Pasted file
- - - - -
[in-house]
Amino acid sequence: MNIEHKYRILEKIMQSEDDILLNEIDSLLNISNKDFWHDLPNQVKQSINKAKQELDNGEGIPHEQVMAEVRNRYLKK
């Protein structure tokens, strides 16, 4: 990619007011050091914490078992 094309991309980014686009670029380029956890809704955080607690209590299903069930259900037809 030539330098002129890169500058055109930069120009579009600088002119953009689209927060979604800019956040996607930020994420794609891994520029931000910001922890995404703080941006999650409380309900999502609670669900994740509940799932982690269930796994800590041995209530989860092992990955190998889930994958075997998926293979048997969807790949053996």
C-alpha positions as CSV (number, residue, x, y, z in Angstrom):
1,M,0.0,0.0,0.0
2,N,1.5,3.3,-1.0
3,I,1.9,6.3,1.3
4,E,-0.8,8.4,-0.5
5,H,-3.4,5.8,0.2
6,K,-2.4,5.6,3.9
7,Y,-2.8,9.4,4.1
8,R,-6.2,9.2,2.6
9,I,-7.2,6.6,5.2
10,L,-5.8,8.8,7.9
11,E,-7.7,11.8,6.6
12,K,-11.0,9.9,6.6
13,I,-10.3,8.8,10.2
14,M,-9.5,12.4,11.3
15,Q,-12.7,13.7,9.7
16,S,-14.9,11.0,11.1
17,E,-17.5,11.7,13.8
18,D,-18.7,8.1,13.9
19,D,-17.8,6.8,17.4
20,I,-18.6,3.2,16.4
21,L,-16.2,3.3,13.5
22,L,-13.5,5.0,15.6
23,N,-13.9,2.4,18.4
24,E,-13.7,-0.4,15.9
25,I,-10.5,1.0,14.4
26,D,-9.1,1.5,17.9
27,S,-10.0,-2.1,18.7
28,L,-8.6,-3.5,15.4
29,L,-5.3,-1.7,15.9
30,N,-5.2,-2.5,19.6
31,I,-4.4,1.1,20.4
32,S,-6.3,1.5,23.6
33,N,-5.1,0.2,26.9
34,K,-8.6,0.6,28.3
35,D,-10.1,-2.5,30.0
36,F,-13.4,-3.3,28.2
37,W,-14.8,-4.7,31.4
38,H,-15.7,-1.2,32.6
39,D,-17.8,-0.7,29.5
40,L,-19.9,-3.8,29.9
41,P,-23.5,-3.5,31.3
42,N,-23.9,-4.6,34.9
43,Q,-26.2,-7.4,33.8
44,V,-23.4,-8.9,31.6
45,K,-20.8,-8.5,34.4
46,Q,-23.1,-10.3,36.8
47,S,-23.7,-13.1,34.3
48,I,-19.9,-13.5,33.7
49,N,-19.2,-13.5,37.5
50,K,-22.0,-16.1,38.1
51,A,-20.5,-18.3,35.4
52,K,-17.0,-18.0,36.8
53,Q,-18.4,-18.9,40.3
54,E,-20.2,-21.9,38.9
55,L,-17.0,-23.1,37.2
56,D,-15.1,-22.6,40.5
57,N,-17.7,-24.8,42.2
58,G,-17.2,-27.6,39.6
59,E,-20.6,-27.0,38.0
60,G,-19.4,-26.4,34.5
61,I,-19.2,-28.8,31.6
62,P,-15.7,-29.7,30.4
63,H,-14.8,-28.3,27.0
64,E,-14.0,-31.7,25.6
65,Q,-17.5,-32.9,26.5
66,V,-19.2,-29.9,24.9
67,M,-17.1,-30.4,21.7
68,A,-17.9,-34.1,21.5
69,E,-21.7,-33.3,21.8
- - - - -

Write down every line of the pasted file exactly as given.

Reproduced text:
[in-house]
Amino acid sequence: MNIEHKYRILEKIMQSEDDILLNEIDSLLNISNKDFWHDLPNQVKQSINKAKQELDNGEGIPHEQVMAEVRNRYLKK
């Protein structure tokens, strides 16, 4: 990619007011050091914490078992 094309991309980014686009670029380029956890809704955080607690209590299903069930259900037809 030539330098002129890169500058055109930069120009579009600088002119953009689209927060979604800019956040996607930020994420794609891994520029931000910001922890995404703080941006999650409380309900999502609670669900994740509940799932982690269930796994800590041995209530989860092992990955190998889930994958075997998926293979048997969807790949053996």
C-alpha positions as CSV (number, residue, x, y, z in Angstrom):
1,M,0.0,0.0,0.0
2,N,1.5,3.3,-1.0
3,I,1.9,6.3,1.3
4,E,-0.8,8.4,-0.5
5,H,-3.4,5.8,0.2
6,K,-2.4,5.6,3.9
7,Y,-2.8,9.4,4.1
8,R,-6.2,9.2,2.6
9,I,-7.2,6.6,5.2
10,L,-5.8,8.8,7.9
11,E,-7.7,11.8,6.6
12,K,-11.0,9.9,6.6
13,I,-10.3,8.8,10.2
14,M,-9.5,12.4,11.3
15,Q,-12.7,13.7,9.7
16,S,-14.9,11.0,11.1
17,E,-17.5,11.7,13.8
18,D,-18.7,8.1,13.9
19,D,-17.8,6.8,17.4
20,I,-18.6,3.2,16.4
21,L,-16.2,3.3,13.5
22,L,-13.5,5.0,15.6
23,N,-13.9,2.4,18.4
24,E,-13.7,-0.4,15.9
25,I,-10.5,1.0,14.4
26,D,-9.1,1.5,17.9
27,S,-10.0,-2.1,18.7
28,L,-8.6,-3.5,15.4
29,L,-5.3,-1.7,15.9
30,N,-5.2,-2.5,19.6
31,I,-4.4,1.1,20.4
32,S,-6.3,1.5,23.6
33,N,-5.1,0.2,26.9
34,K,-8.6,0.6,28.3
35,D,-10.1,-2.5,30.0
36,F,-13.4,-3.3,28.2
37,W,-14.8,-4.7,31.4
38,H,-15.7,-1.2,32.6
39,D,-17.8,-0.7,29.5
40,L,-19.9,-3.8,29.9
41,P,-23.5,-3.5,31.3
42,N,-23.9,-4.6,34.9
43,Q,-26.2,-7.4,33.8
44,V,-23.4,-8.9,31.6
45,K,-20.8,-8.5,34.4
46,Q,-23.1,-10.3,36.8
47,S,-23.7,-13.1,34.3
48,I,-19.9,-13.5,33.7
49,N,-19.2,-13.5,37.5
50,K,-22.0,-16.1,38.1
51,A,-20.5,-18.3,35.4
52,K,-17.0,-18.0,36.8
53,Q,-18.4,-18.9,40.3
54,E,-20.2,-21.9,38.9
55,L,-17.0,-23.1,37.2
56,D,-15.1,-22.6,40.5
57,N,-17.7,-24.8,42.2
58,G,-17.2,-27.6,39.6
59,E,-20.6,-27.0,38.0
60,G,-19.4,-26.4,34.5
61,I,-19.2,-28.8,31.6
62,P,-15.7,-29.7,30.4
63,H,-14.8,-28.3,27.0
64,E,-14.0,-31.7,25.6
65,Q,-17.5,-32.9,26.5
66,V,-19.2,-29.9,24.9
67,M,-17.1,-30.4,21.7
68,A,-17.9,-34.1,21.5
69,E,-21.7,-33.3,21.8